Photo courtesy of www.pedbikeimages.org
/ Dan Burden
Transportation Demand Management (TDM) refers to an approach
to transportation that focuses on alleviating traffic problems
through the reduction of vehicles on the road, particularly single-occupancy
vehicles. There are a variety of TDM tools available that can
be used by employers, developers, and municipalities, however
TDM programs often works most effectively if they are coordinated
by one agency that works cooperatively with communities, employers,
and developers at a municipal or intermunicipal scale.
One way to reduce vehicle demand on roadways is by improving
the public transit system and street networks for cyclists and
pedestrians. A municipality can show its commitment to reducing
auto traffic by adopting a trip reduction or transportation demand
management ordinance. The ordinance can outline and formalize
standards that aim to minimize the amount of parking demand and
reduce single-occupant vehicle trips by, for example, requiring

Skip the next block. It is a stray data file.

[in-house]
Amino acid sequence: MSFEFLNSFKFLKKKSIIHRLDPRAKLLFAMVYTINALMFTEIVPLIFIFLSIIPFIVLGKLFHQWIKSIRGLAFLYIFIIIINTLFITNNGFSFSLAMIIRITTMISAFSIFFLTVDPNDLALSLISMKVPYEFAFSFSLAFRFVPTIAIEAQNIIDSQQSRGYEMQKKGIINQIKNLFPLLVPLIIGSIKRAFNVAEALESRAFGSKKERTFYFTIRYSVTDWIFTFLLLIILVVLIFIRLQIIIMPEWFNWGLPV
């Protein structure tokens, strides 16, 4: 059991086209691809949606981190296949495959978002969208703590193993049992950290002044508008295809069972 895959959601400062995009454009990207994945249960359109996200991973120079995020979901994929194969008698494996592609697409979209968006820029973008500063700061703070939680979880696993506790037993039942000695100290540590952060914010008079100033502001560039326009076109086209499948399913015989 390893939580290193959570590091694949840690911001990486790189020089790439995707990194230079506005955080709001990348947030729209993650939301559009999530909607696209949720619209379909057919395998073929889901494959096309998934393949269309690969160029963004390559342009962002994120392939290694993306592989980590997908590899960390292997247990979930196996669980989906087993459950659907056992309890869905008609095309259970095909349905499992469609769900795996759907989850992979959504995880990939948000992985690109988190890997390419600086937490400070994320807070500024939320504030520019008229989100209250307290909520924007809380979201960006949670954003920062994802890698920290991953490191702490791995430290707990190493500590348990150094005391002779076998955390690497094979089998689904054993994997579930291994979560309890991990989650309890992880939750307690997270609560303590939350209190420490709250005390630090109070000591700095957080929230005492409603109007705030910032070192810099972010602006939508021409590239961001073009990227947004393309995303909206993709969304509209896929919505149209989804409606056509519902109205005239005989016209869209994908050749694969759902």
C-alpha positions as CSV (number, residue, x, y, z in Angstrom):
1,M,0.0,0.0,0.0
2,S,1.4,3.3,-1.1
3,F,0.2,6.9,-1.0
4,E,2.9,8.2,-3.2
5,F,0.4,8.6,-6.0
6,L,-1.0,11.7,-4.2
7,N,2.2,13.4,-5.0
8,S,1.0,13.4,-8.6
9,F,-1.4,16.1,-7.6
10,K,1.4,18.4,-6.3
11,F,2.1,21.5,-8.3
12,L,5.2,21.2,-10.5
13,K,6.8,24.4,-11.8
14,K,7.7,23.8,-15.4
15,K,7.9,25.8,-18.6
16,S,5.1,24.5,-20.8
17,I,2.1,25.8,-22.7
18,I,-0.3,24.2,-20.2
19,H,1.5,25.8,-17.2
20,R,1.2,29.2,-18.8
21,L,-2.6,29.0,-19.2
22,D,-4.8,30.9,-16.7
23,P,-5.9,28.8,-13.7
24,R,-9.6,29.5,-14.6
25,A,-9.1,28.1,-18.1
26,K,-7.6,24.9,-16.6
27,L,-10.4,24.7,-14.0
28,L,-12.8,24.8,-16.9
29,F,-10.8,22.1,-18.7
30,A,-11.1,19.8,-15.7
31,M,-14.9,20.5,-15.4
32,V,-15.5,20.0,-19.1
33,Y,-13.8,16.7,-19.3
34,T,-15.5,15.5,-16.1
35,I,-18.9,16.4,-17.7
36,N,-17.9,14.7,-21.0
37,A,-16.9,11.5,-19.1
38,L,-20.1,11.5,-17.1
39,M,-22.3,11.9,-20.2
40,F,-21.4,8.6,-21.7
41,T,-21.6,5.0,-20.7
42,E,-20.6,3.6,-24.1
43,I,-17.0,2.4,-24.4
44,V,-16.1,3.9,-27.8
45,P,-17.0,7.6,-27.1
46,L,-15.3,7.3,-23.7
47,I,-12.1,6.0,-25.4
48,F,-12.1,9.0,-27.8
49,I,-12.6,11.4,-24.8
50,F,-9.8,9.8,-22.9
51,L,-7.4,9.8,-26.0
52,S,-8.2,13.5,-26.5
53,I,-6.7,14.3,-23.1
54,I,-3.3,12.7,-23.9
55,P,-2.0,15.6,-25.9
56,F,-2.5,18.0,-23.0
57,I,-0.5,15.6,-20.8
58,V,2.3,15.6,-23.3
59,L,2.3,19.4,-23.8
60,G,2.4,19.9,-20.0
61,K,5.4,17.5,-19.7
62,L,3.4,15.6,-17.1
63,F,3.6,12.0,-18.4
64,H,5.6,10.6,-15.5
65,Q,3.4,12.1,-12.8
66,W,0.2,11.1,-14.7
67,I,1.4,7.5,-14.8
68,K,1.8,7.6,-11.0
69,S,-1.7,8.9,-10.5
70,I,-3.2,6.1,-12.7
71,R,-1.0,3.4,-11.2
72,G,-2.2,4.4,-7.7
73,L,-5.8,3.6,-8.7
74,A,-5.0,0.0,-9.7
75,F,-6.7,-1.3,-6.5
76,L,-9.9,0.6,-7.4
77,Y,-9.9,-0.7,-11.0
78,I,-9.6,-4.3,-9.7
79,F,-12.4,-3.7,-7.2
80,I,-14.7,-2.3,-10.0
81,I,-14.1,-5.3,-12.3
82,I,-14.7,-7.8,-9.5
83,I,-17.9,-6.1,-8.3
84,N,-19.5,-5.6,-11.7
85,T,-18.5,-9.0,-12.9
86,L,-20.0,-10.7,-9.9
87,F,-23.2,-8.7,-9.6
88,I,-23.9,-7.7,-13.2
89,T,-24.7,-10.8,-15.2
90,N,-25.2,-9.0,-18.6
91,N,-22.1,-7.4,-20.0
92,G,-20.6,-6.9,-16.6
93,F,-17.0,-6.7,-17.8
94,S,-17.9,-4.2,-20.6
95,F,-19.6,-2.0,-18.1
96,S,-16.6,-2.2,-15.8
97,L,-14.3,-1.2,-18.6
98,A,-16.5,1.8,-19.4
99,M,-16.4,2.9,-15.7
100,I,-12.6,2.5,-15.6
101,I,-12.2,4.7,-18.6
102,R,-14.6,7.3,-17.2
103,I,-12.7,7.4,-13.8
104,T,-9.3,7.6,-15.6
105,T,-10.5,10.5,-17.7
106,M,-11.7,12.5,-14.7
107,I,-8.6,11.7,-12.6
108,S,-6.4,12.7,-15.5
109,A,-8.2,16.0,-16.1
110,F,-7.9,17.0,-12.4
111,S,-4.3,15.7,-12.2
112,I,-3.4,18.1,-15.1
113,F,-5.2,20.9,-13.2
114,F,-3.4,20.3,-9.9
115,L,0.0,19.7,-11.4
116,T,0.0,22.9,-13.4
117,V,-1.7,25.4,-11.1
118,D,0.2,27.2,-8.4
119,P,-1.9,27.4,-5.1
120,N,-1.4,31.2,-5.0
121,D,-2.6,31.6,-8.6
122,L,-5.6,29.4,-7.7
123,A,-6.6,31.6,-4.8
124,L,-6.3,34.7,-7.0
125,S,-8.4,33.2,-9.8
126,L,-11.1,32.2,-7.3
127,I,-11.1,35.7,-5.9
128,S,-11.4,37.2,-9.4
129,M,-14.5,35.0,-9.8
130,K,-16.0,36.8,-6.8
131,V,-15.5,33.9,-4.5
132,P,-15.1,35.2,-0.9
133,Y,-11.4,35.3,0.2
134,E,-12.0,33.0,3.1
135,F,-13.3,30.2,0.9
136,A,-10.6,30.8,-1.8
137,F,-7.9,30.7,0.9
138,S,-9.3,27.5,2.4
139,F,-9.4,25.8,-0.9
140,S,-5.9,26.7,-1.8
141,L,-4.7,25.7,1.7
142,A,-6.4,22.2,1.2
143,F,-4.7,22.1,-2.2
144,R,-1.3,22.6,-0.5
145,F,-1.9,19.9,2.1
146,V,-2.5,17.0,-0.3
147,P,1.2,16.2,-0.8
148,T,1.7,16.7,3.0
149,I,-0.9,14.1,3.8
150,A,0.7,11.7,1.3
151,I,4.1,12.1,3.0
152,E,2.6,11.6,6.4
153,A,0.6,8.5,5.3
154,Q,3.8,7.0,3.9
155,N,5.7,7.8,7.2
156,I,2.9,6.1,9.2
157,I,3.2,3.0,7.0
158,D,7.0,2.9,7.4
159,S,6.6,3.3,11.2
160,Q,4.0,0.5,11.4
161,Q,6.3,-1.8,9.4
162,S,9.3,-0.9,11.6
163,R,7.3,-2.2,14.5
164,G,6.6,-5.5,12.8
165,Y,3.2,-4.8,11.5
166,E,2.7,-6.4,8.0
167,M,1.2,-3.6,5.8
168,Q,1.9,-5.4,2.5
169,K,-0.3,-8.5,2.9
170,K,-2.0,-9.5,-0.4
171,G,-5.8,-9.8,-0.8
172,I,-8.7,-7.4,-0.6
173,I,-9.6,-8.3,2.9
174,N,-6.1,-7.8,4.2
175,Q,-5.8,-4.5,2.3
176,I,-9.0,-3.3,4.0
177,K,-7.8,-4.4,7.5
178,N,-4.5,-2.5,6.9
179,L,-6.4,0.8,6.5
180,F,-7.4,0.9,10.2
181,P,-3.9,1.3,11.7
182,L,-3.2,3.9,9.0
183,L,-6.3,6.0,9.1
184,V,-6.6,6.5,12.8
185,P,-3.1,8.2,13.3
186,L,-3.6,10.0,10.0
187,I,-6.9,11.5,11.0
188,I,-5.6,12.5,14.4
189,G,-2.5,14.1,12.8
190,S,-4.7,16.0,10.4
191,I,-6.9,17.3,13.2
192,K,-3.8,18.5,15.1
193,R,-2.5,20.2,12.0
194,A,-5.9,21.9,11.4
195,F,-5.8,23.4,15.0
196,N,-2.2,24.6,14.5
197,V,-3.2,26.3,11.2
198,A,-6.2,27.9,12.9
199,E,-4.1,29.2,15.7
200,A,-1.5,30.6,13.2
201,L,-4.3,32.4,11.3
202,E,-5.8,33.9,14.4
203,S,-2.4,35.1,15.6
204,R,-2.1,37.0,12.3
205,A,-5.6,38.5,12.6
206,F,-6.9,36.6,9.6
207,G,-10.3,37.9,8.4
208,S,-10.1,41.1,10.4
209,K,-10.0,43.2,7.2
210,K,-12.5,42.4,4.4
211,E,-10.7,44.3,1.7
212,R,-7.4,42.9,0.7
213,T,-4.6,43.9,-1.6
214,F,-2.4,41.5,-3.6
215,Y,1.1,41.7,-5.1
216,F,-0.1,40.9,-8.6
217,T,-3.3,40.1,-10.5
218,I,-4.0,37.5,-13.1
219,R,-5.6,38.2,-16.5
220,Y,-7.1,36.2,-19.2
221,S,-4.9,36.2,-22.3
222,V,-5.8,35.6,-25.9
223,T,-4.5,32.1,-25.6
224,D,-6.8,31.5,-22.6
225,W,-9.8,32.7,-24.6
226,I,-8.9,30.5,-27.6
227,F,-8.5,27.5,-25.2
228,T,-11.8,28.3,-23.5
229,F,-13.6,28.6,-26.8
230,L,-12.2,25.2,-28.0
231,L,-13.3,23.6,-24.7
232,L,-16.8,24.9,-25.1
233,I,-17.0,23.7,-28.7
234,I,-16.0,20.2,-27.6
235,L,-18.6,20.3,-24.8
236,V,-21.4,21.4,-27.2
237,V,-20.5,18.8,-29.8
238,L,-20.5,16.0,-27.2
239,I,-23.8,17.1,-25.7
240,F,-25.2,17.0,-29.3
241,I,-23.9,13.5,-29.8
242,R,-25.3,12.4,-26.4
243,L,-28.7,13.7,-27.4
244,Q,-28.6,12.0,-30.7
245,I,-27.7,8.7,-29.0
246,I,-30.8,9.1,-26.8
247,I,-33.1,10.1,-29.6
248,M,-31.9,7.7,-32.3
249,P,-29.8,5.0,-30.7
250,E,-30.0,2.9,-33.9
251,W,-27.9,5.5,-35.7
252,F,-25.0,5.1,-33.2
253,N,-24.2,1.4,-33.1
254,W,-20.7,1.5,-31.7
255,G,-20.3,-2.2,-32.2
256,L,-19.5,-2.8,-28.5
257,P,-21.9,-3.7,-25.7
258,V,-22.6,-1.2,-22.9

bicycle parking facilities for parking projects of over 30 spaces.
Communities can encourage developers to incorporate multiple
transportation options into their plans by negotiating transit-friendly
agreements with developers to support the local transit system
and provide adequate facilities for pedestrians and cyclists.
For example, communities may institute incentive programs for
developers, such as density bonuses, lower minimum parking requirements,
and expedited permitting for development projects, in return for
enhanced facilities for pedestrians, cyclists and transit riders.
Employers can offer employees a variety of financial and convenience
incentives to encourage them to carpool, take transit, bicycle
or walk to work.